There is a high possibility that you?ll have been on at least one of the hundreds of available social media platforms already today. It might have been Twitter. It might have been Facebook. We all have our preferred site and we all have our own reasons for logging on.
What we all do, though, whether we mean to or not ? is share our personal details and preferences with the world. It?s sometimes easy to forget that social media is part of the public domain. But a simple Google search can easily give someone at the other side of the world an insight into your life.
Your profile is like a virtual version of ?this is your life?.
Interestingly, a luxury New York restaurant?s maître d? now Googles his guests prior to them sitting down for their meal. The idea being that he hopes to discover crucial bits of information, such as birthdays, anniversaries, employment status or where someone was born. He then uses this valuable information to his advantage and passes it onto his staff, enabling them to deliver an enhanced customer experience.
Now we?ve all probably researched an establishment before we visited. It?s perfectly normal. But I wonder how you?d feel now that the shoe is on the other foot? Is it morally right? Is it creepy or is it in fact intuitive?
Fuelling the restaurant?s desire to do this is the increasing amount of information we reveal about ourselves via social media. Almost three quarters of the UK now own a smartphone, and the majority use it for more than hour a day. We carry it with us virtually everywhere and we are continually sending and receiving information, creating a virtual profile of ourselves, which is easily accessible via a few clicks.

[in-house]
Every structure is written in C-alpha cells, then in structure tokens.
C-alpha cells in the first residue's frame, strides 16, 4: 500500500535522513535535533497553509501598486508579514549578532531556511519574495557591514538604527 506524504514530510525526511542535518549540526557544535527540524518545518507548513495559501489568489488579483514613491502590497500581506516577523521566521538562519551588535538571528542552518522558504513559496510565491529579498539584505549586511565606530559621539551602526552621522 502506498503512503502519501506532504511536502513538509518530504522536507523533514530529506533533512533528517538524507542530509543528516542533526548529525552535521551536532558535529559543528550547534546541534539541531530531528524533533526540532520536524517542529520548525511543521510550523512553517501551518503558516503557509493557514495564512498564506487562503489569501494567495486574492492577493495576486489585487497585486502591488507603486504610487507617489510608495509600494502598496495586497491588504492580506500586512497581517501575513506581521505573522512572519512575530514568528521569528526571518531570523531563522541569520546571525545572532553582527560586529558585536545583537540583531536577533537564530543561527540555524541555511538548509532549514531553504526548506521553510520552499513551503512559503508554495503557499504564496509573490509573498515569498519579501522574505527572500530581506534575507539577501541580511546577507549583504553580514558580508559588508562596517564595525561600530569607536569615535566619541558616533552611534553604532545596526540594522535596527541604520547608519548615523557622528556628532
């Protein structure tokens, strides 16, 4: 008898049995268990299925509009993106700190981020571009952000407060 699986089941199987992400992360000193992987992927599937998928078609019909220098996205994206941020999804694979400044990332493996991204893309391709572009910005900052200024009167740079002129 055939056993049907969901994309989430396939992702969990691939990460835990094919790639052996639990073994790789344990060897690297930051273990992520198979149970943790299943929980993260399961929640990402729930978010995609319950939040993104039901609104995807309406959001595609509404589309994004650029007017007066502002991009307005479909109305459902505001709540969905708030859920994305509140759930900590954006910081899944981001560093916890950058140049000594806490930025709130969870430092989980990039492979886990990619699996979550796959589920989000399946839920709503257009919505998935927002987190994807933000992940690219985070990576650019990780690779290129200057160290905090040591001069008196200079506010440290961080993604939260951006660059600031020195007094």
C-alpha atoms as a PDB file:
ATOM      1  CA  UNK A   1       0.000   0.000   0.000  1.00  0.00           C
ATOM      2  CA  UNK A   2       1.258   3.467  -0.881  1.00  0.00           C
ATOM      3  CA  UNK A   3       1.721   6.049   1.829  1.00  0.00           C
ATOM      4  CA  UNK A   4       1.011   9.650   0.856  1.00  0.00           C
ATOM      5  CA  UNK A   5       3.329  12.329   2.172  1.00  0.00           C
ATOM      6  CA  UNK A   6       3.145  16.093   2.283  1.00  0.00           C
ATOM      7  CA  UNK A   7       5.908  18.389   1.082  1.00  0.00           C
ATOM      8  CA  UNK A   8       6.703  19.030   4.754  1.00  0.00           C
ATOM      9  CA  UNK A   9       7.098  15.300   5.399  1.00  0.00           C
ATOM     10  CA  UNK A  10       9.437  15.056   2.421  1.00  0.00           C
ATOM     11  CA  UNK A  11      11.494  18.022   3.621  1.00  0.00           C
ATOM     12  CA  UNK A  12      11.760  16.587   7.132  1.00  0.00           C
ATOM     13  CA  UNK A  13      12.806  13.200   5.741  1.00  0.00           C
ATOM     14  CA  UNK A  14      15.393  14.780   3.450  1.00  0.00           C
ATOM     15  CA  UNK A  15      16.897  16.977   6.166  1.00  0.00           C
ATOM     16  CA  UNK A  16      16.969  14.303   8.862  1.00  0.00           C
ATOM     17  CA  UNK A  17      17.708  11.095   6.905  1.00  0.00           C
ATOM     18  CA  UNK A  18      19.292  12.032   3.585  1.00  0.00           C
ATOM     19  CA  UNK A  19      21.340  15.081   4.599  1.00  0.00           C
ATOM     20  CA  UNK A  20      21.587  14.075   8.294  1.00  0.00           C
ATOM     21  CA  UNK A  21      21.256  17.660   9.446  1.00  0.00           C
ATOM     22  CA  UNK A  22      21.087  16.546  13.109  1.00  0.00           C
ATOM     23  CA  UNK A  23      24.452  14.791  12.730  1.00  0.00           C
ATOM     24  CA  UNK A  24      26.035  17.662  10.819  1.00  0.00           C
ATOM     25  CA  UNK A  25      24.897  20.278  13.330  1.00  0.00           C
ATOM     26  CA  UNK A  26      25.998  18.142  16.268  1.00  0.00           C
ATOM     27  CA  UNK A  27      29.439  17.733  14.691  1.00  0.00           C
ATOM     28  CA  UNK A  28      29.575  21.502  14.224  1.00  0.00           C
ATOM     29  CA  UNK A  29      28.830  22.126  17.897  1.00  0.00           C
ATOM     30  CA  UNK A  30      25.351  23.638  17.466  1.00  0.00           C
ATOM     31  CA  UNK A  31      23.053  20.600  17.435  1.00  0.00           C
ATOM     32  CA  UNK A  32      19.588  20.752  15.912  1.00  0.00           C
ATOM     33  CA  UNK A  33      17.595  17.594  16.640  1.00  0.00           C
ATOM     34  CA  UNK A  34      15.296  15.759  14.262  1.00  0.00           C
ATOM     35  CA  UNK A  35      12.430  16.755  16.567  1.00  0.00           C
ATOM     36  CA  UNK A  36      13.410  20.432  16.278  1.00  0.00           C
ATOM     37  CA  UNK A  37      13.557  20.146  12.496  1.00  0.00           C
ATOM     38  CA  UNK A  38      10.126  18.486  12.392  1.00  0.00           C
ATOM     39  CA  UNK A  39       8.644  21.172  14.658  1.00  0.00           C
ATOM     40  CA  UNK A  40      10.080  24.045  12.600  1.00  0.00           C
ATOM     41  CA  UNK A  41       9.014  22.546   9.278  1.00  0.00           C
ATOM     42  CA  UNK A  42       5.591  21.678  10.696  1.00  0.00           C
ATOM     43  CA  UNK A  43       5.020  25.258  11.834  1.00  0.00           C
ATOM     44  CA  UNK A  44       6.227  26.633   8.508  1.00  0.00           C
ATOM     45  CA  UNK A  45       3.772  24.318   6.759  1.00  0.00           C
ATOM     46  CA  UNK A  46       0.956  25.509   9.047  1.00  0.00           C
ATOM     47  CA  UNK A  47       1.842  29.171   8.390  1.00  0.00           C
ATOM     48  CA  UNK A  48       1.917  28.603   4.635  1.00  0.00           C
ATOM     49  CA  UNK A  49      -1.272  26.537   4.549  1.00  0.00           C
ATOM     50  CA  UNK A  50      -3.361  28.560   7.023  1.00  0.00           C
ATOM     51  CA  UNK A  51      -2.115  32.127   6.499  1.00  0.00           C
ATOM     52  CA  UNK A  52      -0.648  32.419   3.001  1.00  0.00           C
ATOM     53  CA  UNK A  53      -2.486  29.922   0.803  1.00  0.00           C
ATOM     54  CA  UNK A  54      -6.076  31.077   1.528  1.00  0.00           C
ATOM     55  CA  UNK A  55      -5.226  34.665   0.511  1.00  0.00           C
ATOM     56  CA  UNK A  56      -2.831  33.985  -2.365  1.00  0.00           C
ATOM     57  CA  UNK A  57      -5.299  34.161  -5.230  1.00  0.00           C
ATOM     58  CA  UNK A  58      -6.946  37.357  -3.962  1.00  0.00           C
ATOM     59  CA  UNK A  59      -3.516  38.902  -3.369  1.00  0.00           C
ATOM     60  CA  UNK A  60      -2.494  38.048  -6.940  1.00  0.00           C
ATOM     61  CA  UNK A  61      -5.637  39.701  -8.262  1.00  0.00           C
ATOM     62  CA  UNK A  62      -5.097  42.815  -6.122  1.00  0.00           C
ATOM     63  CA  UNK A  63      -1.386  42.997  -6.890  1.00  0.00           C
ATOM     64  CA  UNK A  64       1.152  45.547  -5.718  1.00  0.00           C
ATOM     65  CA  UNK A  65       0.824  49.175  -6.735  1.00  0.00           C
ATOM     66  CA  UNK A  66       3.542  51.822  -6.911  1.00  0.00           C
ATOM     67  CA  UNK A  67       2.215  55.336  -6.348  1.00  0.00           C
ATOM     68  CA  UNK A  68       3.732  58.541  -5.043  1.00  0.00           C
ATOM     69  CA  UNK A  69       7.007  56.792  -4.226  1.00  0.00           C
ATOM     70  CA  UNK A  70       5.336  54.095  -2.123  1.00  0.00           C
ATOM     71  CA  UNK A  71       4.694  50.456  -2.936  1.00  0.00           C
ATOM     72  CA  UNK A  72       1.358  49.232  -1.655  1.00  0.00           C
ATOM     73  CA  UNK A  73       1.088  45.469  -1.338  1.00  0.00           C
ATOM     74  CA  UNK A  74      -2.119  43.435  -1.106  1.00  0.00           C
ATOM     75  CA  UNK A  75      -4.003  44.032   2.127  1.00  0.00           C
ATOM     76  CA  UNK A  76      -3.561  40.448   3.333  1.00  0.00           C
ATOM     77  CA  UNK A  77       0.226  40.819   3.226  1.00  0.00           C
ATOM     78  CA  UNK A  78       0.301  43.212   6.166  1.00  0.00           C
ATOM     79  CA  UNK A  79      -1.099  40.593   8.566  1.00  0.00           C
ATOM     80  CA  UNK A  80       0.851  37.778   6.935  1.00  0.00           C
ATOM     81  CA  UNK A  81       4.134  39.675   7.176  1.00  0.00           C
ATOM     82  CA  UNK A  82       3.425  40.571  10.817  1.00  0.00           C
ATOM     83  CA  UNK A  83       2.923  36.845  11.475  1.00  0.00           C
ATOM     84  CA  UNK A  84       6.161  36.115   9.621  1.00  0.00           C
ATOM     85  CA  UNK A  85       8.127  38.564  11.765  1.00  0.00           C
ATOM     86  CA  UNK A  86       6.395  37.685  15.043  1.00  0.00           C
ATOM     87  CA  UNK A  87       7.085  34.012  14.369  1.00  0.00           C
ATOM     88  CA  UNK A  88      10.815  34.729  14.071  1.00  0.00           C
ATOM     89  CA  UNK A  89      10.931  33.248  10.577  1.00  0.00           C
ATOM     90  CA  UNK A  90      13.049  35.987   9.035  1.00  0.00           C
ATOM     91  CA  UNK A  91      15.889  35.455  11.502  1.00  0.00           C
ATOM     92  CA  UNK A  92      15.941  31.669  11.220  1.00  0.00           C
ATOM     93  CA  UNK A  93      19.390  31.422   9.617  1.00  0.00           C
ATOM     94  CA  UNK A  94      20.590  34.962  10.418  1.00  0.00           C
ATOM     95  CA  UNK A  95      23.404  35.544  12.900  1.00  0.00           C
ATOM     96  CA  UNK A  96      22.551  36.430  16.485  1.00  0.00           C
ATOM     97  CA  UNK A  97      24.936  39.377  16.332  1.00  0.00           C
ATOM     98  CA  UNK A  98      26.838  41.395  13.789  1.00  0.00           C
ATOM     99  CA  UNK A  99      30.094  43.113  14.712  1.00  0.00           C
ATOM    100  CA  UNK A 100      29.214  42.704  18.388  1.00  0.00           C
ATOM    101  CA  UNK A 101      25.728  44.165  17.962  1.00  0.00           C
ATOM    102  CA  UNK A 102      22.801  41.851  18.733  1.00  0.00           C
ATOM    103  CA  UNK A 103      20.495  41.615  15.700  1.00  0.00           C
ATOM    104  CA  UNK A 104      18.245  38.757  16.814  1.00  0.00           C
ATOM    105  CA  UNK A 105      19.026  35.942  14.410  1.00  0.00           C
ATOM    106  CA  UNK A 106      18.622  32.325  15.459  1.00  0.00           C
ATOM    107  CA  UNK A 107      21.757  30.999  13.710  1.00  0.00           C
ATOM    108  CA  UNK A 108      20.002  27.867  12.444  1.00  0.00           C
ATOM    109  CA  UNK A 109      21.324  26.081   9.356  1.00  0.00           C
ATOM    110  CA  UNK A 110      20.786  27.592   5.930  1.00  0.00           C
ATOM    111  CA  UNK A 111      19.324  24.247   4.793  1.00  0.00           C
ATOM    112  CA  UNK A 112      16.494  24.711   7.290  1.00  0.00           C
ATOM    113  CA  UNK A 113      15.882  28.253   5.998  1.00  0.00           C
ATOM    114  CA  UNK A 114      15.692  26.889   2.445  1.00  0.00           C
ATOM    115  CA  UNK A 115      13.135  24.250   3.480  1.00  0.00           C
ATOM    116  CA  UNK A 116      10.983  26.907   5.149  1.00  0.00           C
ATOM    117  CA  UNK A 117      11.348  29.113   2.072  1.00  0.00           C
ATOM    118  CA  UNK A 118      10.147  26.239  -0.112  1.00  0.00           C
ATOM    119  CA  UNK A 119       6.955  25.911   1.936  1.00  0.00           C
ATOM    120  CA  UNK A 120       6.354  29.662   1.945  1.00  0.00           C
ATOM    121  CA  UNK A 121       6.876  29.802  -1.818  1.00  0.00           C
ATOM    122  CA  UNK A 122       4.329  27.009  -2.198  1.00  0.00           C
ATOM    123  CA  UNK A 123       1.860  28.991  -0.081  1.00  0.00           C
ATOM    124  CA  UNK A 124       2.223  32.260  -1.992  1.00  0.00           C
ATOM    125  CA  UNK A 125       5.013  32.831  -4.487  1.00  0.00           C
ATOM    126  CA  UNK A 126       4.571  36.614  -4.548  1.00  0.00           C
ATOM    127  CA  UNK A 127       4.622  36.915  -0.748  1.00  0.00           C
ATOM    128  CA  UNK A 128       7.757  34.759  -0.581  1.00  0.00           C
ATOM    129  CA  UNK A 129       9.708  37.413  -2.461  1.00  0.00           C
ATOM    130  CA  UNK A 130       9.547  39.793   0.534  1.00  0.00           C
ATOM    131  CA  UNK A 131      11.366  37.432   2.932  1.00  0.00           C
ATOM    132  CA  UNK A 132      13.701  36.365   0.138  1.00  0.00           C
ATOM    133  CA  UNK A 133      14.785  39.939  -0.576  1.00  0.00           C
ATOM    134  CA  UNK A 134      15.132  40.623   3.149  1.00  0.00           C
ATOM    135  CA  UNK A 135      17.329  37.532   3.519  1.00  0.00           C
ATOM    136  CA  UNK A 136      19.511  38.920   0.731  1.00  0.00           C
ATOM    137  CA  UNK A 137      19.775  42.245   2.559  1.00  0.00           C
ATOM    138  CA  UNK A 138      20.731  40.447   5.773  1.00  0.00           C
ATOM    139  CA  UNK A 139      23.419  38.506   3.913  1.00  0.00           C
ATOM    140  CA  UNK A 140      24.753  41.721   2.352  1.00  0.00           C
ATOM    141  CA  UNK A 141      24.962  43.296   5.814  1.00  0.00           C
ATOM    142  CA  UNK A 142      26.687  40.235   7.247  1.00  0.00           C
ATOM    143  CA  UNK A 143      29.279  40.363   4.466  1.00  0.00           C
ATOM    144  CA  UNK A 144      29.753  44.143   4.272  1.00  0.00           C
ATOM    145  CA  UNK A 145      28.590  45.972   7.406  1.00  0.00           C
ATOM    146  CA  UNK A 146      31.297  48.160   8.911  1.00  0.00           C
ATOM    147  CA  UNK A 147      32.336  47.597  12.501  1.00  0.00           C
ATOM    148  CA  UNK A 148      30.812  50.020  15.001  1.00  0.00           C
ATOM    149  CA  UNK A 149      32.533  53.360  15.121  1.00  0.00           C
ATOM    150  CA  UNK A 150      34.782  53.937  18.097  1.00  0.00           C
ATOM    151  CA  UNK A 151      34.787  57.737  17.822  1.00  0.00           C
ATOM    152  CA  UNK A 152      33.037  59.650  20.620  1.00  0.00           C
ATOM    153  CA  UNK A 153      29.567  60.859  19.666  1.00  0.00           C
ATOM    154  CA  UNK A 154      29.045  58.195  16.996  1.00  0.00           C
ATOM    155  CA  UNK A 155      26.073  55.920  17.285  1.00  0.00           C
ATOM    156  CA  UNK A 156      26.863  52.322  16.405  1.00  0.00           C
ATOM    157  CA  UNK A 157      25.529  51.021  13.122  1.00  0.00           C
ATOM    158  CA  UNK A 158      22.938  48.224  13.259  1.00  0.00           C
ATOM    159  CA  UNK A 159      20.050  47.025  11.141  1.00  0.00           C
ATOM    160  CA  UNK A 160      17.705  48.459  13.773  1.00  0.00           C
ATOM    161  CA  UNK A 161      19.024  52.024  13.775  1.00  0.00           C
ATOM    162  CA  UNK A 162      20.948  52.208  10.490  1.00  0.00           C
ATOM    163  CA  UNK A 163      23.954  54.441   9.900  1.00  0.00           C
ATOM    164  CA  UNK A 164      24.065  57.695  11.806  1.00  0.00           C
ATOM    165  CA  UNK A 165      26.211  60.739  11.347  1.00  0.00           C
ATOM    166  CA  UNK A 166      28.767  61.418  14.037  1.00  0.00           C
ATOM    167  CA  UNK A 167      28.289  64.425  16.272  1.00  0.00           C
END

Imagine the business potential. Social media offers a free source of information on your existing and potential customers. You can see what they?re talking about. You can see what they?re interested in. You can see what they?re up to. It can tell you as much as the user wants to disclose. It?s brilliant in a perverse kind of way.
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As a sales platform, social media is brilliant. Businesses have the ability to tap into online conversations and plug their products and services ? although a hard sell approach rarely ever works. What it offers is a real-time platform to engage with people.
I read something recently which really related to how businesses should be thinking. It?s no longer about thinking B2B or B2C; instead it?s about thinking H2H, human-to-human. Customers want to feel appreciated and valued as people, not merely as just another sales number.
Are you going to take advantage?
Users of social media unintentionally share their personalities and open the door for businesses to come in. It?s only right that as companies that we treat them with the respect they deserve. To do this we need to utilise this pool of valuable information on offer and deliver products and services that make a real difference to the customer?s life.
The information is there for all to see. It comes down to whether your business wants to exploit the potential or not.
For the social media user, though, there really is nowhere to hide.